By accepting funding from the Treasury Department's Troubled Asset Relief Program, GMAC LLC has made a commitment to expand its lending criteria.

In doing so, it will have to clear a hurdle that other Tarp funding recipients say they have encountered: finding customers both able and willing to borrow.

Observers said that the relaxed standards GMAC is offering on auto loans may not be enough to overcome the poor economy and the slumping demand for American cars.

And, with the finance company's future in doubt in recent months, many car buyers have turned to other sources of credit, notably credit unions.

GMAC, which is jointly owned by General Motors Corp. and the private-equity firm Cerberus Capital Management LP, said Tuesday that it would lend to consumers with credit scores of 621 or higher to boost auto sales. Two months ago it had set its score minimum at 700, eliminating all but prime borrowers.

Bill Muir, GMAC's president, said in a press release that it would put its Tarp funding to use immediately "to facilitate the purchase of cars and trucks" in this country.

"The actions of the federal government to support GMAC are having an immediate and meaningful effect on our ability to provide credit to automotive customers," Mr. Muir said.

But Brian Johnson, an analyst at Barclays Capital, said that lowering score minimums would not be enough to help General Motors' sluggish sales.

Lowering credit scores "will make a difference in helping GM go from horrible to bad, but it won't necessarily reboot sales," Mr. Johnson said. "They're still looking at sales levels that are below historical run rates, indicating that as much as we talk about the credit crunch, there's a fair amount of consumers putting off buying a new car."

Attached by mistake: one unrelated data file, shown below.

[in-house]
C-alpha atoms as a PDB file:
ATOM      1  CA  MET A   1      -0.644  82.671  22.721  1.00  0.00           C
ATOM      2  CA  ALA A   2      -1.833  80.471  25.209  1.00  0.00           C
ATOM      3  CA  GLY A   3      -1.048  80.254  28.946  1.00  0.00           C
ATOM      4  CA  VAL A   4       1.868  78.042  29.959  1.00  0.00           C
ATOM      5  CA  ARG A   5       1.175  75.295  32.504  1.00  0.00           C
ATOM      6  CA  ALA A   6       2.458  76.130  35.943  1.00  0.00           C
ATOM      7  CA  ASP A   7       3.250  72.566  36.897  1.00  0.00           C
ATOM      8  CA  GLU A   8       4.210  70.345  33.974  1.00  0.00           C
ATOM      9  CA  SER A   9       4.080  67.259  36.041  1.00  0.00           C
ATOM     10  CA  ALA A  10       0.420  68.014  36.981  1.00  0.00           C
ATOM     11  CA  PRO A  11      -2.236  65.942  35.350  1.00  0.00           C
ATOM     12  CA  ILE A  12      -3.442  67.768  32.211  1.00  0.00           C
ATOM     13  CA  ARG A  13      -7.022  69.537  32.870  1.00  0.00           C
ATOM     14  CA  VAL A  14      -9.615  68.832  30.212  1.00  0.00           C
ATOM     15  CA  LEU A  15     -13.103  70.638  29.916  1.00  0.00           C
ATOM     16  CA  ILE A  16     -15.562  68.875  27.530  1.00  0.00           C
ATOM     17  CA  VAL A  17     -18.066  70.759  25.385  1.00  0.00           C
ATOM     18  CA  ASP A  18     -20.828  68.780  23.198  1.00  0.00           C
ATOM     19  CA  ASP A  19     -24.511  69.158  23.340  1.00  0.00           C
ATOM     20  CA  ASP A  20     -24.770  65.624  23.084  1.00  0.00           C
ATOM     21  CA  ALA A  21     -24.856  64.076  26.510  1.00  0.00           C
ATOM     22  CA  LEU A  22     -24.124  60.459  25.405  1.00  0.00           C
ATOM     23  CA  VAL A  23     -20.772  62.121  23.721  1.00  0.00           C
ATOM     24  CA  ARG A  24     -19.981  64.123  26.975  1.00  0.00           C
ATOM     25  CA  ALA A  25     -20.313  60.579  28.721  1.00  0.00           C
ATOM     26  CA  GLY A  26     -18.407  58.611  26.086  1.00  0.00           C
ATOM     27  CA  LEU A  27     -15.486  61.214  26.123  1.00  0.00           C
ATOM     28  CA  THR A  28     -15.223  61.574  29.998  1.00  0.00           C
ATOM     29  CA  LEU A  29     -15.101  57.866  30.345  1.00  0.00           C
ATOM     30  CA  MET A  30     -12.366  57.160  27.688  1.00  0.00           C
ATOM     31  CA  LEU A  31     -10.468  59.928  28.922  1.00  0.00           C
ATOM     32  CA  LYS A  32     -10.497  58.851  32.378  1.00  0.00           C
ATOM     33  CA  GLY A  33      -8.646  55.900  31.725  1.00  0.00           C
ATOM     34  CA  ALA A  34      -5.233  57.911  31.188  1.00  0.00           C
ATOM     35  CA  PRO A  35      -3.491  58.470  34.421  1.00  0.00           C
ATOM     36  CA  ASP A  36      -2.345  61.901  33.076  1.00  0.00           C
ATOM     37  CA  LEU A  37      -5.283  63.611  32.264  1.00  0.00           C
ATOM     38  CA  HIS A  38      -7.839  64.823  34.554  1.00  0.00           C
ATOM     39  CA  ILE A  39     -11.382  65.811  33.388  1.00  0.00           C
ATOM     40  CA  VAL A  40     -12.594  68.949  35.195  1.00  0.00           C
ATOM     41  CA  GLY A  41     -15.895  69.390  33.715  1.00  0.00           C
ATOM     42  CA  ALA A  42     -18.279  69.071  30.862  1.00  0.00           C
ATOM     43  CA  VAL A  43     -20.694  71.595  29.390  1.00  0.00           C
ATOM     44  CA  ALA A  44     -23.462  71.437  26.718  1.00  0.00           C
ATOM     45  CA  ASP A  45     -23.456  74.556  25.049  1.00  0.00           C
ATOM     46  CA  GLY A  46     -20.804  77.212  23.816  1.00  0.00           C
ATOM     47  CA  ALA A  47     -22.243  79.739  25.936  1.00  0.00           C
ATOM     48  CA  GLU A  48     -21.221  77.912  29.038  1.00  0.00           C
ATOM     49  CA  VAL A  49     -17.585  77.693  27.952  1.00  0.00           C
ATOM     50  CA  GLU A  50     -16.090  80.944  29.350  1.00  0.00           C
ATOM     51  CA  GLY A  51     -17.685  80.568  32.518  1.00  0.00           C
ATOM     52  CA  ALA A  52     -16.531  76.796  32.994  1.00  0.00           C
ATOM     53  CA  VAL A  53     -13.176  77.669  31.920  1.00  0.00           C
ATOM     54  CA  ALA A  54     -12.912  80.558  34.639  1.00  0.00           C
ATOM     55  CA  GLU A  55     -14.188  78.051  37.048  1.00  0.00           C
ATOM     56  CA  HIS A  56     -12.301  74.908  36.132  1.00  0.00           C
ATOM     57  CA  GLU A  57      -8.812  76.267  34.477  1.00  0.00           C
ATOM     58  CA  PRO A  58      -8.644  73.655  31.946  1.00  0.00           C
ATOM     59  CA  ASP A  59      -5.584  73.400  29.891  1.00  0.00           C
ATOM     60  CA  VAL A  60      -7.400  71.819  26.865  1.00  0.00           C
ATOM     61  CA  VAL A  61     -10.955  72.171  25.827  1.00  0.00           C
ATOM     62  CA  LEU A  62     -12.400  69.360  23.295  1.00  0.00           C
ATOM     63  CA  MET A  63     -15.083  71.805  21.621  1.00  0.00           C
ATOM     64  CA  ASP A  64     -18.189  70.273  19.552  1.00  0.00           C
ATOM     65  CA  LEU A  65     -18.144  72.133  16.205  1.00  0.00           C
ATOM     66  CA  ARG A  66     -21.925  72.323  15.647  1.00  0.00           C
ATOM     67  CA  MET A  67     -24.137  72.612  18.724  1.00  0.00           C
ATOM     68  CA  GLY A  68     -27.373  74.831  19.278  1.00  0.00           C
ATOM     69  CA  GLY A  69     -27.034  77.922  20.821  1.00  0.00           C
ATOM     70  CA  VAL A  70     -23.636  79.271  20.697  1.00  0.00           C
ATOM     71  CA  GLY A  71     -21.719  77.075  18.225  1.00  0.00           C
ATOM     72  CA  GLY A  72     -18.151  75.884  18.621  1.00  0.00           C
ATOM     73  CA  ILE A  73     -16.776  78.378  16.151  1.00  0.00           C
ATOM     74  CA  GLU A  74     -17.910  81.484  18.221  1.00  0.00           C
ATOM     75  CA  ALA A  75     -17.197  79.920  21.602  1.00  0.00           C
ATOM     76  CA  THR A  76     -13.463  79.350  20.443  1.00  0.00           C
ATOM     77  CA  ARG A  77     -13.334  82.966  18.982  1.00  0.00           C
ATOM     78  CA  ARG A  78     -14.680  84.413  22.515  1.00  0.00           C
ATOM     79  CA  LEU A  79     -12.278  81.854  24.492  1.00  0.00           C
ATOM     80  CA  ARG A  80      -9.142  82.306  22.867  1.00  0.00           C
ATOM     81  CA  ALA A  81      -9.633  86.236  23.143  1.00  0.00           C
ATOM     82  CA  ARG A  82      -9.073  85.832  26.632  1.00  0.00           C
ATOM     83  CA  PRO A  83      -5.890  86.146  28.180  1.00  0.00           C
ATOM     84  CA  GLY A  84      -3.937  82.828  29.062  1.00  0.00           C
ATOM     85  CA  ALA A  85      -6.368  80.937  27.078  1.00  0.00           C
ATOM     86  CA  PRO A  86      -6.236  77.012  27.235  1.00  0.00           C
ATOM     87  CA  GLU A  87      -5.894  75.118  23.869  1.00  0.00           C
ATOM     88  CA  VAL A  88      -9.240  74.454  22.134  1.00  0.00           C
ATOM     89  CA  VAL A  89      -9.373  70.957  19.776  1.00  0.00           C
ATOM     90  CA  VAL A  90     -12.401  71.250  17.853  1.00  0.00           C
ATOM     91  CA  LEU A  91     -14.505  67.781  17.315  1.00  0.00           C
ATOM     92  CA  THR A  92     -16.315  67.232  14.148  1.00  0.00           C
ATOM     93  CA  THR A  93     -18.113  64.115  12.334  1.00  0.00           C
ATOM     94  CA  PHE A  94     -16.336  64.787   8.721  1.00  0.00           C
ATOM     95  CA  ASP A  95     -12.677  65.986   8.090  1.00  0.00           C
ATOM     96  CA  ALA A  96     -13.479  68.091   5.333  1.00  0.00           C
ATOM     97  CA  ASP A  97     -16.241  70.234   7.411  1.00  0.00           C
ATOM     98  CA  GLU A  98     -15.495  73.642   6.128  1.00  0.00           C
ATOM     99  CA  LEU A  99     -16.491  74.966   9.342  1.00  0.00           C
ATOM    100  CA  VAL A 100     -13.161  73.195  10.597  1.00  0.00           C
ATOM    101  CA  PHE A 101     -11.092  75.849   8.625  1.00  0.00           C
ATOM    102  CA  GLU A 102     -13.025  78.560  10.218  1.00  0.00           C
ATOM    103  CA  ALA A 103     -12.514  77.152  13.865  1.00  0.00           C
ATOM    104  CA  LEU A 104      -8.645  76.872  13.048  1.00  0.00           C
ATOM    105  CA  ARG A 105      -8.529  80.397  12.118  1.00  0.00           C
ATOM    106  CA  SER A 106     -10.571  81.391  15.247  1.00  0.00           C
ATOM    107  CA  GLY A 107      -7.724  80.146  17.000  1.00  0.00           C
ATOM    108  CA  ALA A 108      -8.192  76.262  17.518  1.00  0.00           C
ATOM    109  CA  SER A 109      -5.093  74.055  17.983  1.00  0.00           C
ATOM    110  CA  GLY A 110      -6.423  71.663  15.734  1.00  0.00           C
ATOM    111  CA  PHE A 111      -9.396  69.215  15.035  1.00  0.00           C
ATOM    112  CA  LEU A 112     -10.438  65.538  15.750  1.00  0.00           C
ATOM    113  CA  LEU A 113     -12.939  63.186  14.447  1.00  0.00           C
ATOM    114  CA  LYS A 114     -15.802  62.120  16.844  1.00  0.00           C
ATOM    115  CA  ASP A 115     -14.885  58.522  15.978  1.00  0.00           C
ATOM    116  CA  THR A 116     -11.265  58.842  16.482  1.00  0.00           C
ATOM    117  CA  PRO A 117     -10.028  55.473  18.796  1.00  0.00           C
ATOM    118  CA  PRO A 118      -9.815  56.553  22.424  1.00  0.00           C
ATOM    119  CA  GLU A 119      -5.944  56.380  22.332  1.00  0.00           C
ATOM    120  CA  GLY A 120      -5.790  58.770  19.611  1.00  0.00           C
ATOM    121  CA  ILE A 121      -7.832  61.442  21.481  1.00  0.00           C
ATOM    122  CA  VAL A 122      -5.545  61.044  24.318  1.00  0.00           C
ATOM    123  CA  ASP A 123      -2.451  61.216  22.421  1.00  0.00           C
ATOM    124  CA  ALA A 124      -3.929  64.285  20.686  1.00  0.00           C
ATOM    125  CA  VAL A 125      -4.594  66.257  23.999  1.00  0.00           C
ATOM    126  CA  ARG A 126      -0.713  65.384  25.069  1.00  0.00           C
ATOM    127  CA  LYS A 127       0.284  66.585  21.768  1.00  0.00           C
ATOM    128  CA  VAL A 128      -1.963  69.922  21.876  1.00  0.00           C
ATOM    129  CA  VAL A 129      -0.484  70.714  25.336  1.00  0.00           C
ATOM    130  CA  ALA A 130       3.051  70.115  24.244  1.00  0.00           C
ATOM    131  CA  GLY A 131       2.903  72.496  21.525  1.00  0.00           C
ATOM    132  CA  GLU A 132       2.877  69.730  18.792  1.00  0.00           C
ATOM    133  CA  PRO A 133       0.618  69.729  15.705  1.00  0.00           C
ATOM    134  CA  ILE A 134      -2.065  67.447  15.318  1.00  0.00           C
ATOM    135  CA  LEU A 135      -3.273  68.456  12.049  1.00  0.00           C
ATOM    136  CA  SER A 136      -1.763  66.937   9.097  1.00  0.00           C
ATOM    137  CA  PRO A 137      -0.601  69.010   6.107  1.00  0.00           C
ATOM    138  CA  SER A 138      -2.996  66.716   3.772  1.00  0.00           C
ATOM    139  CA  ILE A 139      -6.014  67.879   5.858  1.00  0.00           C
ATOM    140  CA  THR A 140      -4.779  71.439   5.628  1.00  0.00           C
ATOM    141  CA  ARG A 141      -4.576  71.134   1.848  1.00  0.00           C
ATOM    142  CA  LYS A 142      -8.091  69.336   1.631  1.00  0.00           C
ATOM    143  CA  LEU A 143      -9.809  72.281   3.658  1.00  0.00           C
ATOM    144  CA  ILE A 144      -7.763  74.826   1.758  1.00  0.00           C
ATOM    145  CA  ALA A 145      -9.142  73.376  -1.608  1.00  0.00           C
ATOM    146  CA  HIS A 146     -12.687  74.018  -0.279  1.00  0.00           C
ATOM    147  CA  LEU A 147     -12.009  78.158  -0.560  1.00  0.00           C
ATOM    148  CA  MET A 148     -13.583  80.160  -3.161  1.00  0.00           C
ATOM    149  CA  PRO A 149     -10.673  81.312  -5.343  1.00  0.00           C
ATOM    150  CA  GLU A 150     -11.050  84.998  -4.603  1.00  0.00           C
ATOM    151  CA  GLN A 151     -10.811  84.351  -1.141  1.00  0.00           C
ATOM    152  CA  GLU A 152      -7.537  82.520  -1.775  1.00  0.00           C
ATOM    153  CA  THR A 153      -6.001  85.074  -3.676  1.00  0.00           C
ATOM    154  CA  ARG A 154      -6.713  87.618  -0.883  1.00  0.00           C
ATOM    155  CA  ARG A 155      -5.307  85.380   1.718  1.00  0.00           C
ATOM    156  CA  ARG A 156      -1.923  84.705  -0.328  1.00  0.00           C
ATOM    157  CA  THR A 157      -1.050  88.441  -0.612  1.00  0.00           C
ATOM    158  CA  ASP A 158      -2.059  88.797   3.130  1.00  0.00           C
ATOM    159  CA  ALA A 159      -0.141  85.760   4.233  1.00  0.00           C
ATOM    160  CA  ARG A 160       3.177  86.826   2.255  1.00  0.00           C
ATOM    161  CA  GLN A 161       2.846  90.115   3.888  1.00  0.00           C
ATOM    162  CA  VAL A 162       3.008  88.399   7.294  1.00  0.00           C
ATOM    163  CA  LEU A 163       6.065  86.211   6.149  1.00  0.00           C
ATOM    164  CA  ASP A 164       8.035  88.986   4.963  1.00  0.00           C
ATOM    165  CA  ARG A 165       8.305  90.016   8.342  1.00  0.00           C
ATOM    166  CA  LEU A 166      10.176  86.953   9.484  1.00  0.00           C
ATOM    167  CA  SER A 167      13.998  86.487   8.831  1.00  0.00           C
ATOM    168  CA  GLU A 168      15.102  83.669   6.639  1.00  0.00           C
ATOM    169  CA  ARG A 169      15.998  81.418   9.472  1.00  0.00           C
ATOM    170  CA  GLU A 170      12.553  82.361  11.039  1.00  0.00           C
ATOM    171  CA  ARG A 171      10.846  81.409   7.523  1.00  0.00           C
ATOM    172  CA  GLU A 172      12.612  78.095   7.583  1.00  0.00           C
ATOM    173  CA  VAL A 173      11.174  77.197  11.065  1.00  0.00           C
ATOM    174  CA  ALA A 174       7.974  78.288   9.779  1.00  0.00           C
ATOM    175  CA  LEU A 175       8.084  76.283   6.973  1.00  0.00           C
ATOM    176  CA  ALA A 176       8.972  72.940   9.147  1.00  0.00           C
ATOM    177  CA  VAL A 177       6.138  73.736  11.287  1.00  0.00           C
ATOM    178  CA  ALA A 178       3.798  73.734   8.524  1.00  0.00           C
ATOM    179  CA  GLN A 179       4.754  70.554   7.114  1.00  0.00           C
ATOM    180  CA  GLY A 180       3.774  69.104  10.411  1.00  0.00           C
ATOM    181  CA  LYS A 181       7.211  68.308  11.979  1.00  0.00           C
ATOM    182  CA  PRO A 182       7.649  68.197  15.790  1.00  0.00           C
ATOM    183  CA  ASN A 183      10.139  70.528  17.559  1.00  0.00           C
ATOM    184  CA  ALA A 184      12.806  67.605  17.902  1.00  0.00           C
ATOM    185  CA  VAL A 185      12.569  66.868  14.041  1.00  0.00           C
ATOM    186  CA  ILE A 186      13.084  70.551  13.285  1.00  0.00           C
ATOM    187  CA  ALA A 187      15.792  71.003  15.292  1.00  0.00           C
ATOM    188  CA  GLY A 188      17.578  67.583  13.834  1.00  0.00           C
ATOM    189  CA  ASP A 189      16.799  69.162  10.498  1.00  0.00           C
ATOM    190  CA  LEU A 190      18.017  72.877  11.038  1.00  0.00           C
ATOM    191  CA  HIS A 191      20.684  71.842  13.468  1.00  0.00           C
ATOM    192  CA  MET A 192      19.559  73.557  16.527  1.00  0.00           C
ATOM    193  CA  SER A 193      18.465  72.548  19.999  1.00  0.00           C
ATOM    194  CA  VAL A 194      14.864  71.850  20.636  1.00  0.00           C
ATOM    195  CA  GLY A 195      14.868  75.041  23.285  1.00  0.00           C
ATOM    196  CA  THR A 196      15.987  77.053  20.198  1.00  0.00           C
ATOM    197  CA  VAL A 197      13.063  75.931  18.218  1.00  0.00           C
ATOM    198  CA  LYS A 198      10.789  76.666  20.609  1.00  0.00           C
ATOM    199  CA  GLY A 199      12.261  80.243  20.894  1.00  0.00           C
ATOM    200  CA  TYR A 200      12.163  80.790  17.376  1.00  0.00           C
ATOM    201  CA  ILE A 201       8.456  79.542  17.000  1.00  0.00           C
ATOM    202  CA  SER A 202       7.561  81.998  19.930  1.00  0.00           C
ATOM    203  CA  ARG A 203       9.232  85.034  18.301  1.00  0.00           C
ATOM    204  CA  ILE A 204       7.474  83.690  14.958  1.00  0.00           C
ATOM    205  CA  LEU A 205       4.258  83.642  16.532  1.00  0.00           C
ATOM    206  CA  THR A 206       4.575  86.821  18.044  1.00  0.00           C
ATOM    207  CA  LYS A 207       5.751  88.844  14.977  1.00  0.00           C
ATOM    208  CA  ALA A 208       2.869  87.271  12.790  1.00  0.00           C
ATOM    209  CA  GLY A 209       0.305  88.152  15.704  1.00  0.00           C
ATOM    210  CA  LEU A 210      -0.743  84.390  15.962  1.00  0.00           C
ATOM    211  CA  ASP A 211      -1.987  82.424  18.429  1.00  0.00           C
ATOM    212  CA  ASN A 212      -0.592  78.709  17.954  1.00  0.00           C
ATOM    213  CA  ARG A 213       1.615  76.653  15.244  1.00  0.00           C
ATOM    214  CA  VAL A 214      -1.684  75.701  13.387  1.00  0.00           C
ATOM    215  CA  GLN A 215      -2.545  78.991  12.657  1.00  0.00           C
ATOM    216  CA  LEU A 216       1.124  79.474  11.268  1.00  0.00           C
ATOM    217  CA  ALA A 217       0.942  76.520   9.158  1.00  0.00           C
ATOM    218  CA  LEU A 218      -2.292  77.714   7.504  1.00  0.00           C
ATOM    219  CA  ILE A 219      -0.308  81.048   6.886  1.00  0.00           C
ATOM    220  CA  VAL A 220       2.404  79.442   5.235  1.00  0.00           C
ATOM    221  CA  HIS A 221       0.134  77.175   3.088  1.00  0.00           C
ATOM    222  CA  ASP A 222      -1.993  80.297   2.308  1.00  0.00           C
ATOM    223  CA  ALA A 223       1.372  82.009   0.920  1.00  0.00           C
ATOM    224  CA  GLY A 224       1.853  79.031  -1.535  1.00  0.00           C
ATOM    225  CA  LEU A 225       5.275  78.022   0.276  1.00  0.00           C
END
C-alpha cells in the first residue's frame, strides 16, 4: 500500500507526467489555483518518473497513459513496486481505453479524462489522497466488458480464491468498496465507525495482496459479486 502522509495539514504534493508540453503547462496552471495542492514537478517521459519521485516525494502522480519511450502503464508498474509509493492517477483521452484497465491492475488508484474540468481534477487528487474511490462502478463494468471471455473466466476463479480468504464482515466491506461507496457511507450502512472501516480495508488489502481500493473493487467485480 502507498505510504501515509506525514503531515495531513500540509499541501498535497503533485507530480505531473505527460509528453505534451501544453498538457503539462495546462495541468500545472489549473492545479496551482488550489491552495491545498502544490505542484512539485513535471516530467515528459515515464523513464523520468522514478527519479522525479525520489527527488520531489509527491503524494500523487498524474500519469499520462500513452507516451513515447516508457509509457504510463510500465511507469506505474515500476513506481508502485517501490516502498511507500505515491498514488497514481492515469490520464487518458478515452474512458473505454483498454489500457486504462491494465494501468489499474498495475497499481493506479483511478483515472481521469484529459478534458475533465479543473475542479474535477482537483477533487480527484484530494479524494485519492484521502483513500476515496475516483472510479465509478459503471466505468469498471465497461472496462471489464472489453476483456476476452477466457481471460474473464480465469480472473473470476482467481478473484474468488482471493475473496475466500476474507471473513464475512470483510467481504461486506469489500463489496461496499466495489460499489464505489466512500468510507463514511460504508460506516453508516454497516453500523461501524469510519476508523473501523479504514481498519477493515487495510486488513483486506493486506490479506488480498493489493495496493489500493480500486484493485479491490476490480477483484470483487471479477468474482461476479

Since last month, when GMAC applied to convert to a bank holding company and curtailed its lending, credit unions have stepped in to fill the gap by providing funding to consumers and auto dealers, Mr. Johnson said. "Who was serving GM dealers, even though sales were lousy? Ninety percent of loans were coming from somewhere else."

The banking system "did serve many of the customers that GMAC wasn't serving," Mr. Johnson said. "There are interesting questions about whether this has changed the competitive landscape for indirect lending, which could support a theory that small is better" when it comes to auto financing.

Still, the outlook remains bleak for an improvement in auto sales. The Conference Board reported Tuesday that its December consumer confidence index sank to an all-time low of 38 (on a scale of 0 to 100). Last month the index was 44.7.

Last week the Federal Reserve Board approved GMAC's application to become a bank holding company.

The Treasury has purchased $5 billion of senior preferred stock in the finance company with an 8% dividend. GMAC will issue warrants in the form of additional preferred equity in an amount equal to 5% of the preferred stock purchase; the warrants, if exercised, would pay a 9% dividend.

In addition, the Treasury will lend GM up to $1 billion, so the automaker can participate in a rights offering for GMAC's conversion from a Utah industrial loan company to a bank holding company.

Adam Levitin, an associate professor at Georgetown University Law Center, said that the federal government's arrangement with GMAC could become "a leading case study in moral hazard."

The Treasury had "a whole arsenal of unused tools" available for pushing through GMAC's debt-exchange offer and avoiding a preferred stock injection, Prof. Levitin said. For example, the Treasury could have purchased GMAC bonds at pennies on the dollar to leverage remaining bondholders to approve the debt exchange this month, he said.

"This move sends a very strong message that Treasury isn't willing to play hardball to force risk on to investors, not taxpayers," he said. "The GMAC bailout sets an example that encourages all of the GM and Chrysler constituencies not to compromise. If Treasury will bail out GMAC, which has little purpose without GM, surely it will also bail out GM."

According to Prof. Levitin, a test case will come in March, when GM and Chrysler LLC will be required to meet restructuring goals for the funding the Bush administration has approved for them this month.

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